Just a bit over three years ago there was an MWC event which may still be the group’s favorite outing of all time. But since 2011 there are quite a few new MWC’ers and it seems like a great idea to share the specialness of that first outing with everyone. You’ve probably guessed it by now – we’re talking about nothing less than a behind-the-scenes tour of GRAND CENTRAL STATION.
Yes, it’s Grand and it is certainly Central and and it’s New York’s very own. And even though Grand Central just celebrated its 100th birthday in 2013 it’s superlatives remain. It is still the world’s largest rail station with 44 active platforms serving 67 train tracks. It’s monumental and cavernous spaces are known not only for their size but the painstaking, meticulous detail and craft that graces every surface. The total size of the station covers 48 acres. Almost 300 train departures leave from Grand Central every day. Close to 20,000 items are left annually in Lost-and Found! GCT generates its own electricity – and was the first all-electric train station.
There are offices and tennis courts and stores and galleries and restaurants and secret passages and extensive networks of underground tunnels. Urban legend has it that there’s a resident GCT population. The station goes 10 stories underground. There’s the famous subterranean Track 61 which was where FDR’s private railroad car would arrive (and is still there!) – and was used to transport the handi-capped President’s customized Pierce-Arrow automobile which could then be driven directly via underground tunnel into the adjacent Waldorf-Astoria Hotel. Those tunnels are still on standby for emergency evacuations !
In addition to being an engineering and architectural marvel, this amazing Beaux-Arts pile is cloaked in magnificent craft and precious materials. Oceans of marble, iconic herringbone-patterned Gustavino tile, the famous opal-faced clock on top of the information booth and the largest example of Tiffany glass all decorate this democratic palace of transportation. The not quite correct astronomical ceiling tops it all off. No wonder almost 22 million people visit Grand Central every year – not as travelers – but as tourists and at least half of whom seem to be in the “Whispering Gallery” at any time of day. Eagle-eyed urban explorers are keen to find the hole in the ceiling which was created in the late 1950’s so a rocket ship could be displayed. If you have binoculars you can also find the grimy smudge on the ceiling which is maintained to document the discoloration and wear and tear created over time.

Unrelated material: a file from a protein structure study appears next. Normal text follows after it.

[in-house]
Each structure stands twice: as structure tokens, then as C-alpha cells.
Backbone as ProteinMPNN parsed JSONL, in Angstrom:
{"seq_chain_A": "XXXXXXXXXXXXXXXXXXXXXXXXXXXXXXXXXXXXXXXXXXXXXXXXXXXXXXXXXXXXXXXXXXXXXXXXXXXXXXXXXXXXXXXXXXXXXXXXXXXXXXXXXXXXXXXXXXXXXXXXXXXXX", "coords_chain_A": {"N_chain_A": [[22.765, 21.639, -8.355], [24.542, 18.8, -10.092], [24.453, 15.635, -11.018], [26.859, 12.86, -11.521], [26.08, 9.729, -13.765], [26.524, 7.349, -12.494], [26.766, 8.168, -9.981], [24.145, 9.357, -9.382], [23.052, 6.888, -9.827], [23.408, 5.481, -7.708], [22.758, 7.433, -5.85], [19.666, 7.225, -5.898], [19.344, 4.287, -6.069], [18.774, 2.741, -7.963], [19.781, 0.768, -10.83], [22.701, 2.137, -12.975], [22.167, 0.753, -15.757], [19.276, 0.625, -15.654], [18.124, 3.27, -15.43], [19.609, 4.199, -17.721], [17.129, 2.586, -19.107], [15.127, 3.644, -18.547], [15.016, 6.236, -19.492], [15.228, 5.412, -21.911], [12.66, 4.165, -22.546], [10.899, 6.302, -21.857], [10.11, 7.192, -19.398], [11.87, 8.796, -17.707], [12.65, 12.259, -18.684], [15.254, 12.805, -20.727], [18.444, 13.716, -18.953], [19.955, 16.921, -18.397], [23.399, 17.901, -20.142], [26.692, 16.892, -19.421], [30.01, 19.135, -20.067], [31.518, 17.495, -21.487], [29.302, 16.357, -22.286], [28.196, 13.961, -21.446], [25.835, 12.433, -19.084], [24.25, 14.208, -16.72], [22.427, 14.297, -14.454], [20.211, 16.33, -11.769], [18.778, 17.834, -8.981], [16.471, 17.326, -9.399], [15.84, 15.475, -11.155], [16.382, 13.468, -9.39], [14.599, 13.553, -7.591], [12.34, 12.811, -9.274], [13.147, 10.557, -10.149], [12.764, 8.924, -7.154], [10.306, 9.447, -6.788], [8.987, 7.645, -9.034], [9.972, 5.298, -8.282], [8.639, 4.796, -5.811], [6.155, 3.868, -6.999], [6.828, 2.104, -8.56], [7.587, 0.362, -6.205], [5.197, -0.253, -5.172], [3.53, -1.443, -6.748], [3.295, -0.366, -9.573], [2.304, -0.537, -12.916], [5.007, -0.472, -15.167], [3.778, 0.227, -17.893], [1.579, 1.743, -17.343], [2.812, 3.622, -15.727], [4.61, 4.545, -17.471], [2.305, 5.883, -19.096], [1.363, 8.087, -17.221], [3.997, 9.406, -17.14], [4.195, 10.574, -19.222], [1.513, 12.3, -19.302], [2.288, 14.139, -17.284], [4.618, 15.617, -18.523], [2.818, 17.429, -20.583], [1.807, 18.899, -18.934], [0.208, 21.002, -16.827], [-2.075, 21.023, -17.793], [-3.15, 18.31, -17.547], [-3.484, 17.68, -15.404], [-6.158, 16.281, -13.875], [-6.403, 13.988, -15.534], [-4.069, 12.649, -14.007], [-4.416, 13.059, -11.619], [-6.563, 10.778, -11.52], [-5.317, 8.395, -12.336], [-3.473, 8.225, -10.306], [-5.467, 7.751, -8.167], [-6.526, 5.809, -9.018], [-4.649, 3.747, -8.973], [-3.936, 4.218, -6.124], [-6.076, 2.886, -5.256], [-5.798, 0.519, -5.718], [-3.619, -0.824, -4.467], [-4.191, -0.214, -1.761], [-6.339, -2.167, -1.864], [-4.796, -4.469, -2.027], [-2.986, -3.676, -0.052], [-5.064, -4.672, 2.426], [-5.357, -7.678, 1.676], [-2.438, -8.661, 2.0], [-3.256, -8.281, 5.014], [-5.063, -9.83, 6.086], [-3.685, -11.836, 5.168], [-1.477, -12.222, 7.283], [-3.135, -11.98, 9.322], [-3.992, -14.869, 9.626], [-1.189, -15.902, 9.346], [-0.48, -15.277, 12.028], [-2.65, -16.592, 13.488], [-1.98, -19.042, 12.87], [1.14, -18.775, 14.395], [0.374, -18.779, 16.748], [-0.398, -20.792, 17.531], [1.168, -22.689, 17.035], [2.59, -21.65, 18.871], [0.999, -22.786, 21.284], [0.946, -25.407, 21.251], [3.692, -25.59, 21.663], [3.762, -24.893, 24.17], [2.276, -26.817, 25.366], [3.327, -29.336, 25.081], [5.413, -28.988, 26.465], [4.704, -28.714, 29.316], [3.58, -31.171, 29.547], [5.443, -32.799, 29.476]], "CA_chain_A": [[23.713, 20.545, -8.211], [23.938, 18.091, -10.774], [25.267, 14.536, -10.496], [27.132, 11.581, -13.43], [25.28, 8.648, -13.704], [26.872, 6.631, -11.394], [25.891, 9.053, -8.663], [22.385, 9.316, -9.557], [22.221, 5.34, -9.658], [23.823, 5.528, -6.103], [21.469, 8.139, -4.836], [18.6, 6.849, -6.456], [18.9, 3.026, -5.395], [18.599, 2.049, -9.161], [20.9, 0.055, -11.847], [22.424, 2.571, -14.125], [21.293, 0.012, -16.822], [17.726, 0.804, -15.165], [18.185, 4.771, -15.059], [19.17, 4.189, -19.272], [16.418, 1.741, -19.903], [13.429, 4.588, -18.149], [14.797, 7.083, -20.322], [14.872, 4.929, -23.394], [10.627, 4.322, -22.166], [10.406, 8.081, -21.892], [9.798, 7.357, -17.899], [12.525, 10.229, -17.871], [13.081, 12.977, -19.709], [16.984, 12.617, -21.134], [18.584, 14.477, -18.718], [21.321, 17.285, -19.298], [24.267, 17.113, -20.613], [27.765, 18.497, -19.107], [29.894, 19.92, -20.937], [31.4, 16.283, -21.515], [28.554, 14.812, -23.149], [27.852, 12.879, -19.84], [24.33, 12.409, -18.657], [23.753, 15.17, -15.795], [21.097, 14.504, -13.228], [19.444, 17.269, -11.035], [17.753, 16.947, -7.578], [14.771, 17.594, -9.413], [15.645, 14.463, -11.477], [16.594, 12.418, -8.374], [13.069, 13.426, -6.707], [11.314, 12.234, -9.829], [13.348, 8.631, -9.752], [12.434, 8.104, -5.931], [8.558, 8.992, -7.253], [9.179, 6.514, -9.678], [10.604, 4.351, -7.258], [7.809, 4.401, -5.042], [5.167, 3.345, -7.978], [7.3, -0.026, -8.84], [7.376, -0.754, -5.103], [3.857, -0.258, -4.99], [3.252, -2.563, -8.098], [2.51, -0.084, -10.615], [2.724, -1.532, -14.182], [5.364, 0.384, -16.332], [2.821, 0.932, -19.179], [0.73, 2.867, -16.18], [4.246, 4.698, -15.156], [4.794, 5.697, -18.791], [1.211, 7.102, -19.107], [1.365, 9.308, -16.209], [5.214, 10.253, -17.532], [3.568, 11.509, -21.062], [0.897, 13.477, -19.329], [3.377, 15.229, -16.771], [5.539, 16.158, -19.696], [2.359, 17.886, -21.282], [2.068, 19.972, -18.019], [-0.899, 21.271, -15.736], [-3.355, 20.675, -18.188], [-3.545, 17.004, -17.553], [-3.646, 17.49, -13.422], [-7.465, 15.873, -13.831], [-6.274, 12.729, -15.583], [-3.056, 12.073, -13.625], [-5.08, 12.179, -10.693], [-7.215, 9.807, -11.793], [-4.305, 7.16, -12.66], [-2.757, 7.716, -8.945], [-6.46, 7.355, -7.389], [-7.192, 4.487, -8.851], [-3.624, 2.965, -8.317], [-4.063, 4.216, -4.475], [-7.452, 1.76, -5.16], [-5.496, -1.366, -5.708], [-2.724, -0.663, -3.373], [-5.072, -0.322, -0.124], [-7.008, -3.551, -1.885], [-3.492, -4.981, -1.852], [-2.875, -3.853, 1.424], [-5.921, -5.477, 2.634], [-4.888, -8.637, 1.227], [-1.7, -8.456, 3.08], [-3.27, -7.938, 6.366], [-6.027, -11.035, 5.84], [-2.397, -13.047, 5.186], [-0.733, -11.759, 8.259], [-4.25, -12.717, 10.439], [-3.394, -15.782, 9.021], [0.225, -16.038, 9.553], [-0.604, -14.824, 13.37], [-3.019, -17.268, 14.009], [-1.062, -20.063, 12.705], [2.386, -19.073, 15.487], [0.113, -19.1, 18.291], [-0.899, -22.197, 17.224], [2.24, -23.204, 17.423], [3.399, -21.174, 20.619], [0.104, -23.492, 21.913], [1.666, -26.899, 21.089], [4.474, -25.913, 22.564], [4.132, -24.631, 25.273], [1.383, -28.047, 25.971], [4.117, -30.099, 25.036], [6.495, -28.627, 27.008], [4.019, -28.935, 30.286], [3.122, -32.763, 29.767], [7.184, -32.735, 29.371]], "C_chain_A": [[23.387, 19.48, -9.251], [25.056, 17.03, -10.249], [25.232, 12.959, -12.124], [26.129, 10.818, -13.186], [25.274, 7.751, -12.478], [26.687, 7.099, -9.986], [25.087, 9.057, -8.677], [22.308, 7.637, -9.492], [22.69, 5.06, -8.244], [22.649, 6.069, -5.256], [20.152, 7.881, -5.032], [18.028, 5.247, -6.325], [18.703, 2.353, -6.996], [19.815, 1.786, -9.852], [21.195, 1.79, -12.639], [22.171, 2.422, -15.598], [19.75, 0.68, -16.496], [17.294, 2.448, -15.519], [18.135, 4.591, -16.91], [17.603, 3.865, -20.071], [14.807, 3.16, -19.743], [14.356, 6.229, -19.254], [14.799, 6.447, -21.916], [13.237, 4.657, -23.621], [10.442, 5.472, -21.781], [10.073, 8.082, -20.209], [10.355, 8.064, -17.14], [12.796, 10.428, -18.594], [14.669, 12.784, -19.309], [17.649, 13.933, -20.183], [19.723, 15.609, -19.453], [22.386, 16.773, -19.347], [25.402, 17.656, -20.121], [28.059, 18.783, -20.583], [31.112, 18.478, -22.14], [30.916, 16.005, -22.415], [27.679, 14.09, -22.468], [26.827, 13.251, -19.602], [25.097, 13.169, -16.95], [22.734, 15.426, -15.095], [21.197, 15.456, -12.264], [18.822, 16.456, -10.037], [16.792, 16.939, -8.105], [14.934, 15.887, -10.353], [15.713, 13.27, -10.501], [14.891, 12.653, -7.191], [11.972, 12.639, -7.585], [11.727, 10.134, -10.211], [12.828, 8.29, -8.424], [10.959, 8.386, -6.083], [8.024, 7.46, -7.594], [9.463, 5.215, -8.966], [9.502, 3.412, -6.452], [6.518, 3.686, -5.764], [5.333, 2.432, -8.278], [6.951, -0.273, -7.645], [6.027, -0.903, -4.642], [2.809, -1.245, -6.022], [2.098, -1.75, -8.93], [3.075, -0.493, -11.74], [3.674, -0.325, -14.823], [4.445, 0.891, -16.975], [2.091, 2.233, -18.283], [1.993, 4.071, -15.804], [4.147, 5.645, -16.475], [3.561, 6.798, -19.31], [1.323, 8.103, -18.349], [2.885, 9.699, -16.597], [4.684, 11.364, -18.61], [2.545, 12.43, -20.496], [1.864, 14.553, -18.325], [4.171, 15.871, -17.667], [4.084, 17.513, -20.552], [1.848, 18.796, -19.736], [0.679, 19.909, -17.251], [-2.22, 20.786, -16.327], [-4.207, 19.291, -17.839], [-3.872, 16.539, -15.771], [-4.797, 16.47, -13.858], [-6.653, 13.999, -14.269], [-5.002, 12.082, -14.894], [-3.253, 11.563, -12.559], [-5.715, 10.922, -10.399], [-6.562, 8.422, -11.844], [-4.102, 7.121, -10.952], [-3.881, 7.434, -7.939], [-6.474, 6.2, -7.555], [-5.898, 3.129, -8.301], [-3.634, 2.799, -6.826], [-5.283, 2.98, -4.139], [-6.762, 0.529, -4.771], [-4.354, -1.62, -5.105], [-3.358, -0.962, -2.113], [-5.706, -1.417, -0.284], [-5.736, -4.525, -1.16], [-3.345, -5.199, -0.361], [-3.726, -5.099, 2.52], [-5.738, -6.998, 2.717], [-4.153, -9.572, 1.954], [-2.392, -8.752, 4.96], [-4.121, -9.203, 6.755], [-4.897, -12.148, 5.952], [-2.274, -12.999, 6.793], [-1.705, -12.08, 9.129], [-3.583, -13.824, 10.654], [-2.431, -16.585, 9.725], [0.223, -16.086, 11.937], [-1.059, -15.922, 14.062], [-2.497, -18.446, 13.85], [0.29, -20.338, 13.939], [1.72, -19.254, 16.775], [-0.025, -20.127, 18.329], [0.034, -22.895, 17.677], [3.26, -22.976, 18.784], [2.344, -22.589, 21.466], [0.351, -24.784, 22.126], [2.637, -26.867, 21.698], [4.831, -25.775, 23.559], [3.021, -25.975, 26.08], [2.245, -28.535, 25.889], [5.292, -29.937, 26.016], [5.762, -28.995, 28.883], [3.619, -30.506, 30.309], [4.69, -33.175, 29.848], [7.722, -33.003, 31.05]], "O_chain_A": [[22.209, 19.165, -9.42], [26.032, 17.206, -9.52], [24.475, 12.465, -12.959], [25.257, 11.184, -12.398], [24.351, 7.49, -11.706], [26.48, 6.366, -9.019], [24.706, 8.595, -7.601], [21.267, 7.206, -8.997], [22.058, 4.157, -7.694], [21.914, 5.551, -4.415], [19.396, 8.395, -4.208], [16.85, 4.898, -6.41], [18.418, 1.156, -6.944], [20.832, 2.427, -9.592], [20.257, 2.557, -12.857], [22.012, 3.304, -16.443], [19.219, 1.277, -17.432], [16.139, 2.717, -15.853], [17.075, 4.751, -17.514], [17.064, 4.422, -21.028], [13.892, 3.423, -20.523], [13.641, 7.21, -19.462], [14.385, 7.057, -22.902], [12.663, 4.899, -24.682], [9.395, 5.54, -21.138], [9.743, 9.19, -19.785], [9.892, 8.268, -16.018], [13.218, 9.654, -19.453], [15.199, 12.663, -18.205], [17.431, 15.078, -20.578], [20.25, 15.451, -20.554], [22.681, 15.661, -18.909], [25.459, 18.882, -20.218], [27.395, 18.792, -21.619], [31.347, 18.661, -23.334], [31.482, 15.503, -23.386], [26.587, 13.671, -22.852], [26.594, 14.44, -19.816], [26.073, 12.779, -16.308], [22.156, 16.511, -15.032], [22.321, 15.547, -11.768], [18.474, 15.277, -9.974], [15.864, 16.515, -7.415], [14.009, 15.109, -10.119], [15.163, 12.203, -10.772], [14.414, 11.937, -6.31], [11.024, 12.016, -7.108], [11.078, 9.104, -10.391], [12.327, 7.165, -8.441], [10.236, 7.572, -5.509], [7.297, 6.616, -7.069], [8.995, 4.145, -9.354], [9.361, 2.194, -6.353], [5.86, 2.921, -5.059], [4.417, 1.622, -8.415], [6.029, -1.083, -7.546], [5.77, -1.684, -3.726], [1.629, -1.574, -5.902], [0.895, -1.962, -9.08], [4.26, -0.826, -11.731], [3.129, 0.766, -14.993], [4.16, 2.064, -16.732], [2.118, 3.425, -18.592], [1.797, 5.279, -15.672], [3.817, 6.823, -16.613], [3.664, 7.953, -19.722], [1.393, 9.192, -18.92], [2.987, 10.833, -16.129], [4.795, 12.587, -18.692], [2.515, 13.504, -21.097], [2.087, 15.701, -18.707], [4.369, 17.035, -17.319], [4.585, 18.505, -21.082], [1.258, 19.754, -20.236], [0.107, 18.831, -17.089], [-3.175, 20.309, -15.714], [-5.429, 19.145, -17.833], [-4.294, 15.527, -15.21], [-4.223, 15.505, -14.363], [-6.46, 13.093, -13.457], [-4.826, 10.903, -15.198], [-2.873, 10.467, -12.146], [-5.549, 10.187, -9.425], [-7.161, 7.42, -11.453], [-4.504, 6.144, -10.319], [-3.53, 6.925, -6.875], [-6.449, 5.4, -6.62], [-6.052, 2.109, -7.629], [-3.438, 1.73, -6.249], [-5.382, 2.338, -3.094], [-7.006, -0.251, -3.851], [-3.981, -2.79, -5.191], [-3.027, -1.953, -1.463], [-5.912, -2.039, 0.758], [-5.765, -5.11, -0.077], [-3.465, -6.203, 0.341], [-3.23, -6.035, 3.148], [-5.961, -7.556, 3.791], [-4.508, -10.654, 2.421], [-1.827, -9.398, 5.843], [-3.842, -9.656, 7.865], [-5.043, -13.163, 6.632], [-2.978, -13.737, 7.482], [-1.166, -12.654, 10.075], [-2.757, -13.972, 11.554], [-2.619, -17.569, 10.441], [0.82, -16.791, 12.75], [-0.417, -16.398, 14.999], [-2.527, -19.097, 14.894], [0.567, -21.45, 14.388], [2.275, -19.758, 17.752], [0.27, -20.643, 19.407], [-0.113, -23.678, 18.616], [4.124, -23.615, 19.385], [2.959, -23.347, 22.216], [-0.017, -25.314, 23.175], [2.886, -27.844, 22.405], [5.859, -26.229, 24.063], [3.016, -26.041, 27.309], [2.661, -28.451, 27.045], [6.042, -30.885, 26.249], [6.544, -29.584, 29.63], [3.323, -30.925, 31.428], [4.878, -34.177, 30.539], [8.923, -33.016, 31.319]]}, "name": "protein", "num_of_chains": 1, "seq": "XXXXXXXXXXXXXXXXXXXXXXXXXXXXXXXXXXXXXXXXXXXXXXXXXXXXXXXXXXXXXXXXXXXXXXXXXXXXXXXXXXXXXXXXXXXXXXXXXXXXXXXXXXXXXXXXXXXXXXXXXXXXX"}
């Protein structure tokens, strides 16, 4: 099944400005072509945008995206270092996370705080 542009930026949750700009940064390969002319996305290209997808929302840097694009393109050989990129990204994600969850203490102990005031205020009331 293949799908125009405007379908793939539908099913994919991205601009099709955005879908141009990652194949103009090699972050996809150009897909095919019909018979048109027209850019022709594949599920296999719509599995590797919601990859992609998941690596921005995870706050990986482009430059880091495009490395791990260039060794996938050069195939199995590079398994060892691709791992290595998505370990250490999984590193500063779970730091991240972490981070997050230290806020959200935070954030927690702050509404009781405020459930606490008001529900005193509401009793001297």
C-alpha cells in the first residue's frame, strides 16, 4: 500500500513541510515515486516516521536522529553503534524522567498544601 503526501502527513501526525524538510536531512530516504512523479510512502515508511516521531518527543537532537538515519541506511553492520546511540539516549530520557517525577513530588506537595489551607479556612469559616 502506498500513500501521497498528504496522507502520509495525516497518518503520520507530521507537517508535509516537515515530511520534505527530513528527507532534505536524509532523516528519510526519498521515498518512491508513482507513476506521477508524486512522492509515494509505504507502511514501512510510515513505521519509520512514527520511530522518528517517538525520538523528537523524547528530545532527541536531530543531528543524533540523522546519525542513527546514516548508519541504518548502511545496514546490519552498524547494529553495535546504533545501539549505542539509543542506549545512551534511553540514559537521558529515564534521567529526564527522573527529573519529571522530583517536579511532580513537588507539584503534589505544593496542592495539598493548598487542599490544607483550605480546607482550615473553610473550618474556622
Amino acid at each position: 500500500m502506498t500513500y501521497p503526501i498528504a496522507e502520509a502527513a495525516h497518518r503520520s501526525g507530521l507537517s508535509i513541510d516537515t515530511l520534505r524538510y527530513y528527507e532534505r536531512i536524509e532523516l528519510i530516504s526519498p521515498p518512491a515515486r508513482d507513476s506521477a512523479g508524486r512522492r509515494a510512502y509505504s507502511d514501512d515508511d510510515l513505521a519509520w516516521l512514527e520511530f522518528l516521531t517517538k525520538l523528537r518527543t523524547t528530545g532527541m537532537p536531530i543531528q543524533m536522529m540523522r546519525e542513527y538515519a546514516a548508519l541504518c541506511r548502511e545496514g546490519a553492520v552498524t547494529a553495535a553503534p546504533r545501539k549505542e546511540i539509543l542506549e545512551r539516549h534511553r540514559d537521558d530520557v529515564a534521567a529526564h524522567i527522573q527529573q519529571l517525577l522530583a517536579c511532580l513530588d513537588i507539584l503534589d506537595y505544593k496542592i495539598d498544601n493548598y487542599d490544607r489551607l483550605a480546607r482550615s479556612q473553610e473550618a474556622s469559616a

A very sizeable city-within-the-city, Grand Central Terminal is regarded as the beating heart of our City and has had a starring role in many movies (Ghostbusters, The Fisher King, Arthur, North by Northwest, Men in Black ….etc.). In 2019 a long-awaited extension of the Long Island Railroad (from Penn Station) will be completed. It’s hard to believe that this building – so central to New York’s view of itself and its history – was slated for demolition in 1975. Thanks to the Municipal Arts Society and the activism of Jacqueline Kennedy Onassis and others, saving Grand Central gave teeth to NY’s Historic Preservation Commission, an iconic win after the soul-crushing loss of Penn Station.
So,lucky for us, the MTA’s sublime man-about-station Dan Brucker will lead us on a tour of this one-of-a-kind place on Wednesday, January 28th. Knowing all there is to know about Grand Central is Dan’s lifework and there is no one who knows more about it than he does. The MWC will be treated to a super-tour which will include climbing the clock tower and looking out from the clock’s numeral VI onto Park Avenue, a visit to Track 61 and more, and more and more. Be advised that this is a “working tour” – you will get dirty, you will climb steel-rung ladders and you will walk a considerable distance. Wear comfortable clothes (pants are a good idea) that can take a bit of wear and tear, your footwear should be closed-toe and stable (leave your stilettoes at home), and only bring a small purse (or maybe just a wallet in your pocket). After about three hours of this – we’ll try and snag seats at the Oyster Bar’s lunch counter and ask for the locals-only sandwich menu!